The Wisconsin Center for Investigative Journalism announced it has joined the Trust Project, an effort to increase transparency and trust in journalism. Starting today, readers will see specially designed Trust Indicators linked from every new story the Center publishes.
The following statement was written by Sue Cross, CEO and executive director of the Institute for Nonprofit News, in response to a call last week from The Boston Globe, to remind readers of the value of America’s free press. The Wisconsin Center for Investigative Journalism is a founding member of INN, a network of more than 170 independent, nonpartisan and nonprofit news organizations dedicated to strengthening the sources of trusted news for thousands of communities.
Lauren Fuhrmann, associate director of the Wisconsin Center for Investigative Journalism, is among 10 mid-career professionals selected for the first Investigative News Network Emerging Leaders Council, a peer group of leading business and news leaders who will meet for a year to work on news industry challenges, build support networks and develop professional skills.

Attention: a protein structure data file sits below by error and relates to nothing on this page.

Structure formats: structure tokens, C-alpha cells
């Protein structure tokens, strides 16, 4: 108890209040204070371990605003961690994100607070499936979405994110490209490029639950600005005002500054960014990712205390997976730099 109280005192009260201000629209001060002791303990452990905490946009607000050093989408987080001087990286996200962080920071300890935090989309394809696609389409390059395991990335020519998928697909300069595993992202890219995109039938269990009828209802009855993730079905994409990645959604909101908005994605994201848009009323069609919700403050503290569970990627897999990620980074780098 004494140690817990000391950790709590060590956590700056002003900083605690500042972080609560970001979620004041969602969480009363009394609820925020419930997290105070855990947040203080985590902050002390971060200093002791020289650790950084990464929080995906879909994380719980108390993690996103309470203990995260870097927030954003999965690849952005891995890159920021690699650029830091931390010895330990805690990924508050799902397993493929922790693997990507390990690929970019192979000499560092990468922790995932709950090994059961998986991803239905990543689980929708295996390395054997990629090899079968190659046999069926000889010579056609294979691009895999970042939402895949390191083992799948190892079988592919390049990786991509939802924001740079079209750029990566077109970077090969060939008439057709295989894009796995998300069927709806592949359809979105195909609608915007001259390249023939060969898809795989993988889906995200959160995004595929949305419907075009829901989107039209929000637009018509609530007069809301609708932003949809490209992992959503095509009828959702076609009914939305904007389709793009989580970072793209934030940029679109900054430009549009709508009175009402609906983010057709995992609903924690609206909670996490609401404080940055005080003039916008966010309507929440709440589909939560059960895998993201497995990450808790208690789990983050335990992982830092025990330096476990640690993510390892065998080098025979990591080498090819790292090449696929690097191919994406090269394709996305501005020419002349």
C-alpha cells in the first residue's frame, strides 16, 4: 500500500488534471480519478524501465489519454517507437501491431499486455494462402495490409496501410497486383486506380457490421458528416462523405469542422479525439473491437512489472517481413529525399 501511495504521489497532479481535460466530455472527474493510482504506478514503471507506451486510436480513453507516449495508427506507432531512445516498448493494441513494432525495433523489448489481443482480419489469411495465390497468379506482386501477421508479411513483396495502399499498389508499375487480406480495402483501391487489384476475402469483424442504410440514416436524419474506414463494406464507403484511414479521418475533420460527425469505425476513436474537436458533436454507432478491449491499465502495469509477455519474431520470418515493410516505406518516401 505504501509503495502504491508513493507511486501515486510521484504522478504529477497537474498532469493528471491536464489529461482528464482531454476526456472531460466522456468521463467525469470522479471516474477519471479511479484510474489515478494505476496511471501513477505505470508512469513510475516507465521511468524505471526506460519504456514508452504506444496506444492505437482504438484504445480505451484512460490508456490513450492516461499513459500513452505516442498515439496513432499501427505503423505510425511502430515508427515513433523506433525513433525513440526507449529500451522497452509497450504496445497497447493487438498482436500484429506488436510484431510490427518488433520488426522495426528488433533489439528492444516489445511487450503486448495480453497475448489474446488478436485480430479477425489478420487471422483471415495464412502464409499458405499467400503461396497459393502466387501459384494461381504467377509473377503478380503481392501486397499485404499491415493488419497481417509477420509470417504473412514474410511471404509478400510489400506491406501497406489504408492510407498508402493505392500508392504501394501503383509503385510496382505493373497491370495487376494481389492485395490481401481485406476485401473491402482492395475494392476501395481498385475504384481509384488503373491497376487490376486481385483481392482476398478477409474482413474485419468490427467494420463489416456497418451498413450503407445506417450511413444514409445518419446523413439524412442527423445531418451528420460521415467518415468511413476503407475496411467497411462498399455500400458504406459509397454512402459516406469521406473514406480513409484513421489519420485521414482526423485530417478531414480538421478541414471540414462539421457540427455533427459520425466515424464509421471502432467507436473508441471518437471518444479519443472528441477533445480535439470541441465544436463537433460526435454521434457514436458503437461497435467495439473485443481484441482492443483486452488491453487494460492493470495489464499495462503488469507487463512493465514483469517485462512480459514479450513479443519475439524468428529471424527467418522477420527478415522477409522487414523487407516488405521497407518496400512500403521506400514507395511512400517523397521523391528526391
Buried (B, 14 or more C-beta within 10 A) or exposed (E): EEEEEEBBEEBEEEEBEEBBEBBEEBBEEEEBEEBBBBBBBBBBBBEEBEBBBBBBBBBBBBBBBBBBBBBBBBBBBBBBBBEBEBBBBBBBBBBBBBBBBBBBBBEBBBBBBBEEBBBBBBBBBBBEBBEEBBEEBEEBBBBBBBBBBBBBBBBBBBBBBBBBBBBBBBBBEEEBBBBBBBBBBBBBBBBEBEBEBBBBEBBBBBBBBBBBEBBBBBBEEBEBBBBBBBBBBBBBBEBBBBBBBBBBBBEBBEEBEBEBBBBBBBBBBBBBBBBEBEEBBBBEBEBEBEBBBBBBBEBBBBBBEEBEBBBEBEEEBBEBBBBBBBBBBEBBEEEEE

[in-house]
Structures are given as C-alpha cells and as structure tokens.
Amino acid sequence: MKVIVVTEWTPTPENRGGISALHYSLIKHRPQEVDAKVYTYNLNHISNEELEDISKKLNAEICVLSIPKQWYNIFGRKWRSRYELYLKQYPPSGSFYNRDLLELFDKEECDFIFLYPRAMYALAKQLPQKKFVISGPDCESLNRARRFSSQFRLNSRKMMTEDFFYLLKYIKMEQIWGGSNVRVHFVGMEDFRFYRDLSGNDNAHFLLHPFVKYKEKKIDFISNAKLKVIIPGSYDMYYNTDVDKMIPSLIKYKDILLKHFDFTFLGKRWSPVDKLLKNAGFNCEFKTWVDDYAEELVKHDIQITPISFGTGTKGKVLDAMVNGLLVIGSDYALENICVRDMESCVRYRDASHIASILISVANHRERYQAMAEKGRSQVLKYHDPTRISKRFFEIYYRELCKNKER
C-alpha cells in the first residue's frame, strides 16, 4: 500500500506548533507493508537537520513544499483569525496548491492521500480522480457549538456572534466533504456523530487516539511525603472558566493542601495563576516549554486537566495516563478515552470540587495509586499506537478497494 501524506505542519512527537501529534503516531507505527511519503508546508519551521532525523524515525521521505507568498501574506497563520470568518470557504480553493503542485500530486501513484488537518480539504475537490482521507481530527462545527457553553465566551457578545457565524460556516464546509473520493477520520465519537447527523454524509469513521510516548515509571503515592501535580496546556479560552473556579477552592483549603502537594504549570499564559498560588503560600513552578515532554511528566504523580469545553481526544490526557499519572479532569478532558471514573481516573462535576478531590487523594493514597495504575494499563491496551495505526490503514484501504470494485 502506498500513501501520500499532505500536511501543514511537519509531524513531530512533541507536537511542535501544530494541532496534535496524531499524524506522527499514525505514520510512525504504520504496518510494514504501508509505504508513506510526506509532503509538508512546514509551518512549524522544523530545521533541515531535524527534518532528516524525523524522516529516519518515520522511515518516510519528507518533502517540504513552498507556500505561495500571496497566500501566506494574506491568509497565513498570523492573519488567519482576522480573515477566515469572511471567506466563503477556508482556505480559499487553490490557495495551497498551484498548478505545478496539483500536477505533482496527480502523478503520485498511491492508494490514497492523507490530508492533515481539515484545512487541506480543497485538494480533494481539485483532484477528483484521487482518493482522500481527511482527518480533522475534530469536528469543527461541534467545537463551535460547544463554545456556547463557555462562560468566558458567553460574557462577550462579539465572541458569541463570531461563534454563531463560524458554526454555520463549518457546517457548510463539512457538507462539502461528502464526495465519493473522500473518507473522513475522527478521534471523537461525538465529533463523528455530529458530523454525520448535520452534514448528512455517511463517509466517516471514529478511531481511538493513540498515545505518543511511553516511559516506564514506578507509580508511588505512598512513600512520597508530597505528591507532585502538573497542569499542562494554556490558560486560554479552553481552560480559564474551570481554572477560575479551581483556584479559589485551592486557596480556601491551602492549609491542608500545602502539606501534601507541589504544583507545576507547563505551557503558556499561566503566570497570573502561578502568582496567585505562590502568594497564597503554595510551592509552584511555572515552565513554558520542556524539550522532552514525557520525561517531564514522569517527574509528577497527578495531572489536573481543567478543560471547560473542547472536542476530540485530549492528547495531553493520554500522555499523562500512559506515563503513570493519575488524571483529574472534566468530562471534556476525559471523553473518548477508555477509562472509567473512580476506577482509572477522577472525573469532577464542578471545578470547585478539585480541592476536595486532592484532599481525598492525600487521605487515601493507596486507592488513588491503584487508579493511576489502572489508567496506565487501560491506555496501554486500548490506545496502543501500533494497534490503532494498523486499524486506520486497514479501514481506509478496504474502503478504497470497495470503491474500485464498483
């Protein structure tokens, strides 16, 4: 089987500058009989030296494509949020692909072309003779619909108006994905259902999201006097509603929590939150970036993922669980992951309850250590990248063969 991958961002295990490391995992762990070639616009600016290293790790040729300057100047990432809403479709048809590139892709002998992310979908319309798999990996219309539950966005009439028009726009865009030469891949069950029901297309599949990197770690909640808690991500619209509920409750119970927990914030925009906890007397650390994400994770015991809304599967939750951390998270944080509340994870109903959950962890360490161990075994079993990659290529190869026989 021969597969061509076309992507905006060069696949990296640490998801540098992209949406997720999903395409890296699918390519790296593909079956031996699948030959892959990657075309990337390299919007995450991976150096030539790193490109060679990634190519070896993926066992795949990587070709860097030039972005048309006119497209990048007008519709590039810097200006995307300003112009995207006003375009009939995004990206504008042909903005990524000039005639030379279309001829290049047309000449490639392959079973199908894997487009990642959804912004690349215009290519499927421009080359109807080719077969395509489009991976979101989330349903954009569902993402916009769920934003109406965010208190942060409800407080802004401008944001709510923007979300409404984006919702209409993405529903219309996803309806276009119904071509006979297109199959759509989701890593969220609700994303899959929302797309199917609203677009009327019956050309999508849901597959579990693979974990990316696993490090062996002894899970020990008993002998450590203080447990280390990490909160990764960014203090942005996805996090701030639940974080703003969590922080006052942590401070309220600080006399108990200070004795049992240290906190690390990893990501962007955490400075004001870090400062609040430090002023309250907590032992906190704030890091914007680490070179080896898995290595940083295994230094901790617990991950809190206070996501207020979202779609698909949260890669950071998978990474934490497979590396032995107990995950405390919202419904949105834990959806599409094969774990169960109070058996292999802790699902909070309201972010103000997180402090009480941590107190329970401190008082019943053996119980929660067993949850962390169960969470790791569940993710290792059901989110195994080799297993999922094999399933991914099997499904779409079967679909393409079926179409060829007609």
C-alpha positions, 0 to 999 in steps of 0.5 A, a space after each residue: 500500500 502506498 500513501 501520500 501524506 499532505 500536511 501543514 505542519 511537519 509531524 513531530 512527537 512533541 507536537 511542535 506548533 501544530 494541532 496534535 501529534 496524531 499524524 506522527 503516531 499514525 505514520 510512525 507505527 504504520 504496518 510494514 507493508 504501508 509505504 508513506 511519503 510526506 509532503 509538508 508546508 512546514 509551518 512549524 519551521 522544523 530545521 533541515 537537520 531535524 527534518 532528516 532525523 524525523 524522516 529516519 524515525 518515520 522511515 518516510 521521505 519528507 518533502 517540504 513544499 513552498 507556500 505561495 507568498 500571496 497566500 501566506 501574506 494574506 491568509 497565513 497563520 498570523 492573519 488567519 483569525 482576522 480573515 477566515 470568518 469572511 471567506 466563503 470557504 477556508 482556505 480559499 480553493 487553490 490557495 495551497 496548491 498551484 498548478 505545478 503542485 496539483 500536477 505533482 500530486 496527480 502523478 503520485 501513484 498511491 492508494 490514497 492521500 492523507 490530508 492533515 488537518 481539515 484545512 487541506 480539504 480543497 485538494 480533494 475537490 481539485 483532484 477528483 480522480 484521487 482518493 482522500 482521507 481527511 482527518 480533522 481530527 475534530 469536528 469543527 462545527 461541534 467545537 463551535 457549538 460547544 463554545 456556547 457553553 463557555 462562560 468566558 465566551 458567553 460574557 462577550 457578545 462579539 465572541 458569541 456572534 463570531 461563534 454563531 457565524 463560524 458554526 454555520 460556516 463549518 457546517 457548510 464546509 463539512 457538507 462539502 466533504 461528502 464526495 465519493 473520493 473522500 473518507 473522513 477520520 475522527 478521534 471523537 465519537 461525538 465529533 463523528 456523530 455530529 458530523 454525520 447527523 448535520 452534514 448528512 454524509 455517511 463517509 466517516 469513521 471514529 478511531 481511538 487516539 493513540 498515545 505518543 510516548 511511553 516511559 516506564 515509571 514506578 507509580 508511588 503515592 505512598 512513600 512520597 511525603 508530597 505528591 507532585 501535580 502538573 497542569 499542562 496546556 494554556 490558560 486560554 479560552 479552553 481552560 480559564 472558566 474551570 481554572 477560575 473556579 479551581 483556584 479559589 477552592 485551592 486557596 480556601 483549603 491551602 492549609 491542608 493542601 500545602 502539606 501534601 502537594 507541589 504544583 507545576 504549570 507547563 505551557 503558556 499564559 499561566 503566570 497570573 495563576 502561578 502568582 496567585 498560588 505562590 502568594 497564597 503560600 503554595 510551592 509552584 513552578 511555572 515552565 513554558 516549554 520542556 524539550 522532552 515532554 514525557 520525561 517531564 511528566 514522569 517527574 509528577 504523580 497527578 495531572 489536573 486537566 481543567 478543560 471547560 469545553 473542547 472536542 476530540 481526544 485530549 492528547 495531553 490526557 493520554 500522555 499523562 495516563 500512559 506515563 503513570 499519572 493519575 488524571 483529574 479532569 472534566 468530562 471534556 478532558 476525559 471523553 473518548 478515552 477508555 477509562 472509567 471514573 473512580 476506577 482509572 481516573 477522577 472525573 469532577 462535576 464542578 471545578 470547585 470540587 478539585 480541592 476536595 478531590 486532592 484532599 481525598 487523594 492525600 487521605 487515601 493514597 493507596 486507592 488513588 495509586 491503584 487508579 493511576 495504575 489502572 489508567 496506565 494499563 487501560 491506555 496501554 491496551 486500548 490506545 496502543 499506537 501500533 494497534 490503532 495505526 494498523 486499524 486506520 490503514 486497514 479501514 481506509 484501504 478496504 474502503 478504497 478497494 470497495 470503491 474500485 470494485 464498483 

Wasted Places is a collaborative investigation by six nonprofit newsrooms into federal and state programs designed to cleanup and redevelop polluted tracts known as brownfields.The project was coordinated by the Investigative News Network, and reported and written by the Connecticut Health Investigative Team, City Limits, Iowa Center for Public Affairs Journalism, the New England Center for Investigative Reporting, the Wisconsin Center for Investigative Journalism and INN.